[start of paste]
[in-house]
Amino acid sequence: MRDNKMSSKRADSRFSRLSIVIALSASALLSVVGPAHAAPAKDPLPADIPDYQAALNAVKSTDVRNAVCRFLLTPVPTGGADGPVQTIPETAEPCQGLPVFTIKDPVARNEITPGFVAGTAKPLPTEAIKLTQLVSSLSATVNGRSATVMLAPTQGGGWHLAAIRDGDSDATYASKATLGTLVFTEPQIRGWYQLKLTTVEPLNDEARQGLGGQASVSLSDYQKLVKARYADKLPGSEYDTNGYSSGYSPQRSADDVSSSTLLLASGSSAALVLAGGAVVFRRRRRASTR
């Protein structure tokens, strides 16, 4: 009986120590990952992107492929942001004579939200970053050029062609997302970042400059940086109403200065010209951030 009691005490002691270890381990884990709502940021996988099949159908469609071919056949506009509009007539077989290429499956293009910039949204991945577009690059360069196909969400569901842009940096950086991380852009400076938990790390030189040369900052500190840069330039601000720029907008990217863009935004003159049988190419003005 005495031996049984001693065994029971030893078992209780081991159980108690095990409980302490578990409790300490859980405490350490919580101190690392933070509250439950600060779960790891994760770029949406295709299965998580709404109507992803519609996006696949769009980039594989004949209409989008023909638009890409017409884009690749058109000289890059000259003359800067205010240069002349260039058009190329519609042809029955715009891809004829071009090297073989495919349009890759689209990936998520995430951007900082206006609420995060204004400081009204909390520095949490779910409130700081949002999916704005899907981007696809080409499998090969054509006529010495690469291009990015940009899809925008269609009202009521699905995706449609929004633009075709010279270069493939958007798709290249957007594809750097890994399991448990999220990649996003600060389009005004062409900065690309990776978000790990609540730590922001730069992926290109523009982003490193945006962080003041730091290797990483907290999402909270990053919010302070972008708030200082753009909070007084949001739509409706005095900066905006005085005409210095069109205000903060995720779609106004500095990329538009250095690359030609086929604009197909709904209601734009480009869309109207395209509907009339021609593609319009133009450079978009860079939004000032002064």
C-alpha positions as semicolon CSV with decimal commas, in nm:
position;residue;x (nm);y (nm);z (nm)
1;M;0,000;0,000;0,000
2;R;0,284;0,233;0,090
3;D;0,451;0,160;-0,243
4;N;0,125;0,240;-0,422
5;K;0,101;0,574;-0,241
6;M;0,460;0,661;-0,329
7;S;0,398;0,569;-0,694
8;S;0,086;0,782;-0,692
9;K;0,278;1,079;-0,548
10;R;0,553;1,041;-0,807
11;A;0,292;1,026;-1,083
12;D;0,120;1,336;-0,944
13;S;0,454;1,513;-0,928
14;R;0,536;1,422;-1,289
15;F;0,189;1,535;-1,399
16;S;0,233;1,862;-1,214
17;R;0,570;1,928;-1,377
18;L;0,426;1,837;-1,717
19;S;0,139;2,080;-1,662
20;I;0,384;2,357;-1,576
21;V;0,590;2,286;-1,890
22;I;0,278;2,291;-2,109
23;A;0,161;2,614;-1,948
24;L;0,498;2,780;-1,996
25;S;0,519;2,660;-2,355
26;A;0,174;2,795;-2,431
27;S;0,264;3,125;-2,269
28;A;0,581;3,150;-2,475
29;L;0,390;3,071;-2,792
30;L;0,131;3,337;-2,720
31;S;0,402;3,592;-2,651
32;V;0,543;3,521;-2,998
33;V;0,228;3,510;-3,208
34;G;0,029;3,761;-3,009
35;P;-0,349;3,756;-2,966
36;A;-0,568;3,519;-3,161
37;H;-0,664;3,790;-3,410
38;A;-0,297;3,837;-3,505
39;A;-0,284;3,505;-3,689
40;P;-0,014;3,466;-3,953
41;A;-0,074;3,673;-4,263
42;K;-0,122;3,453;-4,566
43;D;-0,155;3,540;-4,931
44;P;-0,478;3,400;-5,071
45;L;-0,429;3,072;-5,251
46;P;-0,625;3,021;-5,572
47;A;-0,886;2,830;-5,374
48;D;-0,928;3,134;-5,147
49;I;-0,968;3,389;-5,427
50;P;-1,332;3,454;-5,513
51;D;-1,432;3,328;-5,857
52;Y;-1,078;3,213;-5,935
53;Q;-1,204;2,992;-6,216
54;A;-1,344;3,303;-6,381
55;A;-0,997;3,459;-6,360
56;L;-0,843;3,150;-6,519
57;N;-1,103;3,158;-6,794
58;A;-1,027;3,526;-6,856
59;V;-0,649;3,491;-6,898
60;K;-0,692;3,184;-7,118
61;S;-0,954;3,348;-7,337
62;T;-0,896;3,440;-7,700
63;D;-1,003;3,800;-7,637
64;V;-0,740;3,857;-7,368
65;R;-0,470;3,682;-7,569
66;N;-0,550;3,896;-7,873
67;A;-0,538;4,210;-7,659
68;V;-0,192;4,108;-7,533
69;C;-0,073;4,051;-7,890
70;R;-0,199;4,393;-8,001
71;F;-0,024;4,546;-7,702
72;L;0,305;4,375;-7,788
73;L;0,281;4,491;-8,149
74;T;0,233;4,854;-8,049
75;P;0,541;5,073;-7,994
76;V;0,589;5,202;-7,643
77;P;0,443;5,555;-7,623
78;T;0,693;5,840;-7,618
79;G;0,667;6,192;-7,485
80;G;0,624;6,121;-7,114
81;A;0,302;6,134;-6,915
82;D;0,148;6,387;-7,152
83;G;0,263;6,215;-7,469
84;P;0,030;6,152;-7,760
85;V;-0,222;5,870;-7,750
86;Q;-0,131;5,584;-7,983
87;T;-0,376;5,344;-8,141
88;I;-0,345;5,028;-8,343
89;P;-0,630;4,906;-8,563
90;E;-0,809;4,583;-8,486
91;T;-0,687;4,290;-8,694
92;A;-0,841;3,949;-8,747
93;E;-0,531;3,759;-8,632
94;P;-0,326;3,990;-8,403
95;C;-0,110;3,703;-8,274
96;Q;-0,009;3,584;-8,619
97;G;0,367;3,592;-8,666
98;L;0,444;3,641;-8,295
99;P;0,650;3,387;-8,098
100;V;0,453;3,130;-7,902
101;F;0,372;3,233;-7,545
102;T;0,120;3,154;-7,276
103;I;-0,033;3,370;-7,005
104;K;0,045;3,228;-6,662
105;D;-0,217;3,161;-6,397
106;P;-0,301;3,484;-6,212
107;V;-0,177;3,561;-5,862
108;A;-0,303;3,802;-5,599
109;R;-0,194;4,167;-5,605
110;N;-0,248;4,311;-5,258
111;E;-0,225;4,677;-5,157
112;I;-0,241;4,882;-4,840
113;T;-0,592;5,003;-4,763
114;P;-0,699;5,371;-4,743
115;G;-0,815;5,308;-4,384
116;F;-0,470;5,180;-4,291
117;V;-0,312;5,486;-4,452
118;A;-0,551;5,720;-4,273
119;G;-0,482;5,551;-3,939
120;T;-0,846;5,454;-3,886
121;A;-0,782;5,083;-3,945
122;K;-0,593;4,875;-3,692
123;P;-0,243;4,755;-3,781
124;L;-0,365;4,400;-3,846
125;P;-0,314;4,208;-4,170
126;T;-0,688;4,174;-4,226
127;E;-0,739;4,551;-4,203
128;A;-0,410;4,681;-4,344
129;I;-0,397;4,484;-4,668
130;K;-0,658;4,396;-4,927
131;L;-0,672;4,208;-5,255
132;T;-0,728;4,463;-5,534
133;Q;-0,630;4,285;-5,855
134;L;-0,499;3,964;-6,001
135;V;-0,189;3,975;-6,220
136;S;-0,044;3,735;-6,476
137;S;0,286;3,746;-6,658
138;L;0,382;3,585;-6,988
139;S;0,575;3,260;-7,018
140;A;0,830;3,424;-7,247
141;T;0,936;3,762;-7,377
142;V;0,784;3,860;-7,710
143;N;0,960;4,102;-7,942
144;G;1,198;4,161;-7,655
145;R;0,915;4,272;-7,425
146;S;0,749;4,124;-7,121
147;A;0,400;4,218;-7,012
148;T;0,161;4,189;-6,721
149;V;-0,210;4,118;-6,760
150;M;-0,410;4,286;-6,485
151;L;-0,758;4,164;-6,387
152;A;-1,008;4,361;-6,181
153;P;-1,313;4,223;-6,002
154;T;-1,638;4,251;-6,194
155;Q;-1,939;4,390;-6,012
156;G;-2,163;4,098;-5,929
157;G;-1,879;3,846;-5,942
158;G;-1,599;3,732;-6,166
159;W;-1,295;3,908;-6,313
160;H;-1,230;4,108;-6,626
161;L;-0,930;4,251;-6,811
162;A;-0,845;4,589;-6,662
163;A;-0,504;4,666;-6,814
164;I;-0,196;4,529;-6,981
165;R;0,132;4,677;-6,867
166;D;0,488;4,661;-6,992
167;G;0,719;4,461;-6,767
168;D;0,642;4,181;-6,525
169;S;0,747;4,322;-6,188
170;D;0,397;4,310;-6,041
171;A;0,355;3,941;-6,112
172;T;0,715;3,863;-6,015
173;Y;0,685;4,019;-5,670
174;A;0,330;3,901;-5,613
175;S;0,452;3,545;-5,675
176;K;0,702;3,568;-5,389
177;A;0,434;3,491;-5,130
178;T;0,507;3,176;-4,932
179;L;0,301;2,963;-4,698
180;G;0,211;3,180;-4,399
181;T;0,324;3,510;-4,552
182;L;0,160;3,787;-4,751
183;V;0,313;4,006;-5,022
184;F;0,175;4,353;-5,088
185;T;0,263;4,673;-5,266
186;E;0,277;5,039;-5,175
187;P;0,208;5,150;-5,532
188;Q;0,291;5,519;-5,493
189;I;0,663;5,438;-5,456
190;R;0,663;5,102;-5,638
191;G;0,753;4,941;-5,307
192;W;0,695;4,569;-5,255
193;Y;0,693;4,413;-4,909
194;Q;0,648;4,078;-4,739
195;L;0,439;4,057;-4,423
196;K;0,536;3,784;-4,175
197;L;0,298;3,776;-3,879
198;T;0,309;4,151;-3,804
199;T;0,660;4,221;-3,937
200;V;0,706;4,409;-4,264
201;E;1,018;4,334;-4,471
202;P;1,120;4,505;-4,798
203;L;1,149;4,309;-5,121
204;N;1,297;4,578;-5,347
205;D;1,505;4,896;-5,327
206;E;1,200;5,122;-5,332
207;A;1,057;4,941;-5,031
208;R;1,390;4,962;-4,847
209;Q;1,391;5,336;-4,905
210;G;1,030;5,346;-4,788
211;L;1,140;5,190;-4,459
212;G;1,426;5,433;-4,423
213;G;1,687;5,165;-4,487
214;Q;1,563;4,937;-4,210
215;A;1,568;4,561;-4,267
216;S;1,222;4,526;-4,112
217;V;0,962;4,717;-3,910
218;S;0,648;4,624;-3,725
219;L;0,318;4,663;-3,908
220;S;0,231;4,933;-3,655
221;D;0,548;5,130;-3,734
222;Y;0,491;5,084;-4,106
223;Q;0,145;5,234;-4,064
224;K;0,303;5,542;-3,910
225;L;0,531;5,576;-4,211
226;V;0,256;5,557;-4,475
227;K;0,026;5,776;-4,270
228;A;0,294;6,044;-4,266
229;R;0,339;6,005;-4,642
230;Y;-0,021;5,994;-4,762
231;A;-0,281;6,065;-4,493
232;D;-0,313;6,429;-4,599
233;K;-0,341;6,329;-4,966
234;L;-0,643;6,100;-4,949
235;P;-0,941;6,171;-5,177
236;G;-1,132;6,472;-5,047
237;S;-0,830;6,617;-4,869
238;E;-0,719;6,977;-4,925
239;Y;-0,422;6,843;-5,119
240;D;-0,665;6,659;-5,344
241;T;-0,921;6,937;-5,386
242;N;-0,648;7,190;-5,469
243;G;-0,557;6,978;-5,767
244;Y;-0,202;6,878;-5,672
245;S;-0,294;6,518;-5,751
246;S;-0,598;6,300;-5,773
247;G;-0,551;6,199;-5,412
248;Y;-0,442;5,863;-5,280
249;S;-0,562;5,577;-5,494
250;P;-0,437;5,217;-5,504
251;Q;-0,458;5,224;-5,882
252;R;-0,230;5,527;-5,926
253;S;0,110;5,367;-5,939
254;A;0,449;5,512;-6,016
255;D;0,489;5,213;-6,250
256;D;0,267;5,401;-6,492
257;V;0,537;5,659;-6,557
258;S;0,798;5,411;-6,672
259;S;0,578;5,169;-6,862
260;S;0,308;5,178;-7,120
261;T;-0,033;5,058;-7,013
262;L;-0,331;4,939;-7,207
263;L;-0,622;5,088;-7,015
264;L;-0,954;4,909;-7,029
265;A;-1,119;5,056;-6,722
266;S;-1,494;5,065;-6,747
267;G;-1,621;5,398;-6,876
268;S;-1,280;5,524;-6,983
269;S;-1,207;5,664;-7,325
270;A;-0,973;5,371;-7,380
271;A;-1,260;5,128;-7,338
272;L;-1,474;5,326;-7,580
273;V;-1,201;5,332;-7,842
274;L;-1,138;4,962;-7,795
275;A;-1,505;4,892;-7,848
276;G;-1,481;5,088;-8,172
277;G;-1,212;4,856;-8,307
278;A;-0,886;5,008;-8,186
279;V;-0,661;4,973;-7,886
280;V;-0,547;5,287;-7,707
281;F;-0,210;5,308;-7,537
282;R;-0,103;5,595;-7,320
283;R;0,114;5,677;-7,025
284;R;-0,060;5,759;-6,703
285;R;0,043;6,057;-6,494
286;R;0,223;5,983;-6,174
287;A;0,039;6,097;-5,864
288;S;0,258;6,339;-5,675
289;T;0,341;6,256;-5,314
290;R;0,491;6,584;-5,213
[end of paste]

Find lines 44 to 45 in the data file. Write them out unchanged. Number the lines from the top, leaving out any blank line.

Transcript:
39;A;-0,284;3,505;-3,689
40;P;-0,014;3,466;-3,953